Mental health: Giving presents really makes you happier than receiving them

New mental health research says giving presents really does make you happier than getting them. Wrap up (gifts) this winter

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When it comes to happiness and mental health, it's always said to be better to give than to receive. Although that never stops us feeling great when receiving a present from a friend or loved one, psychology has weighed in and demonstrated how the old saying could actually be true: gift-givers really are happier than receivers. Time to break out some fitness gifts for your favourite people. 

This study, conducted by researchers at the University of Chicago Booth School of Business and Northwestern University Kellogg School of Management, looked at happiness levels of the study participants when they were given $5 every day and asked to spend it on themselves, or spend it on someone else. 

The researchers found happiness did not decline, or declined much slower, if the participants gave gifts to others versus repeatedly receiving those same gifts themselves.

"If you want to sustain happiness over time, past research tells us that we need to take a break from what we’re currently consuming and experience something new," researcher Ed O'Brien tells the Association for Psychological Science

"Our research reveals that the kind of thing may matter more than assumed: Repeated giving, even in identical ways to identical others, may continue to feel relatively fresh and relatively pleasurable the more that we do it.”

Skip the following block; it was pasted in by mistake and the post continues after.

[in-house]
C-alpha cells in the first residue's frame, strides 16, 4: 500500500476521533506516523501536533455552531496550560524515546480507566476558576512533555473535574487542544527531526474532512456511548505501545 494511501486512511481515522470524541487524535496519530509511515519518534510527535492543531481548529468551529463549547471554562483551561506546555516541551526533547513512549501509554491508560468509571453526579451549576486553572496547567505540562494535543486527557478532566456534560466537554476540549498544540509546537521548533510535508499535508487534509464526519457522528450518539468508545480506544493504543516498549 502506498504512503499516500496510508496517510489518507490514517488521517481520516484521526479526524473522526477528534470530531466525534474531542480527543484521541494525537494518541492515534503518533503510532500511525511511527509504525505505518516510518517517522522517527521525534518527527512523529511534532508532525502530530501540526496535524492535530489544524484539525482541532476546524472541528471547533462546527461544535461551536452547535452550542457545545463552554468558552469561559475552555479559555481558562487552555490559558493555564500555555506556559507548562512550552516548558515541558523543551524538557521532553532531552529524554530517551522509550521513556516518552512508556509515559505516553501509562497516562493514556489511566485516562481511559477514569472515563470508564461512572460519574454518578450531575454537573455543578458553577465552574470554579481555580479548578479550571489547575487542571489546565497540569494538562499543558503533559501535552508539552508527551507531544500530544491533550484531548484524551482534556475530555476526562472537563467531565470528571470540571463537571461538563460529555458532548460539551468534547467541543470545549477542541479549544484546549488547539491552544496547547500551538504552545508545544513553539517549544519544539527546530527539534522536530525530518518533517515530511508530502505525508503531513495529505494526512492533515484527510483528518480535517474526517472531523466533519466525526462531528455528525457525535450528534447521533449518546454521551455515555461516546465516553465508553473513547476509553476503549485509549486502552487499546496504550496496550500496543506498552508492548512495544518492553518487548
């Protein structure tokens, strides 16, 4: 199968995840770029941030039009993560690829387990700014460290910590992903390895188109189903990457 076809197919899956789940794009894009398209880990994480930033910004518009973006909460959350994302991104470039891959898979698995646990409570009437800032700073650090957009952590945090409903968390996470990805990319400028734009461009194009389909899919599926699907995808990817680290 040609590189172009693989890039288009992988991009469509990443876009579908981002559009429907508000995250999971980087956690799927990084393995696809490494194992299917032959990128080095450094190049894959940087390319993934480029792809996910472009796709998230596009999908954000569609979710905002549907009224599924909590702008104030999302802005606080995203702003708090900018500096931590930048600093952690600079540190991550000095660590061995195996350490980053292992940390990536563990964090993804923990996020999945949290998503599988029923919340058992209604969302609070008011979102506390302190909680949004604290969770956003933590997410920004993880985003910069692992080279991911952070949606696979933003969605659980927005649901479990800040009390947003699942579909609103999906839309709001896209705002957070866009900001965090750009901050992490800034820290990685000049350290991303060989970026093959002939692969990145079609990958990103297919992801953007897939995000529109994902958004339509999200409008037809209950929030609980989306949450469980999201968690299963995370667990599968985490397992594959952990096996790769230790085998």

(Image credit: Getty Images)

One of the theories behind why this might be is that when you're doing things for yourself, you tend to focus on the outcome: for example, going to work to get paid. If you're doing things for others, you focus on the process, which increases our sensitivity to the experience. 

This is actually a common trait in mindfulness meditation practices. Mindfulness often asks the participant to forget about what you're going to get out of the practice, and just be present in the moment, enjoying the task at hand. 

Another theory the researchers suggest is that giving to others helps us maintain our social reputations. Being seen as "a giver" could be reinforcing our sense of community and social connection with other people, which is why we find it so effective for nurturing happiness. 

Give it a try! Focus on giving rather than receiving this year, and hopefully the resulting happiness will end 2020 on a good note. Consider this information our gift to you. 

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Matt Evans

Matt Evans is an experienced health and fitness journalist and is currently Fitness and Wellbeing Editor at TechRadar, covering all things exercise and nutrition on Fit&Well's tech-focused sister site. Matt originally discovered exercise through martial arts: he holds a black belt in Karate and remains a keen runner, gym-goer, and infrequent yogi. His top fitness tip? Stretch.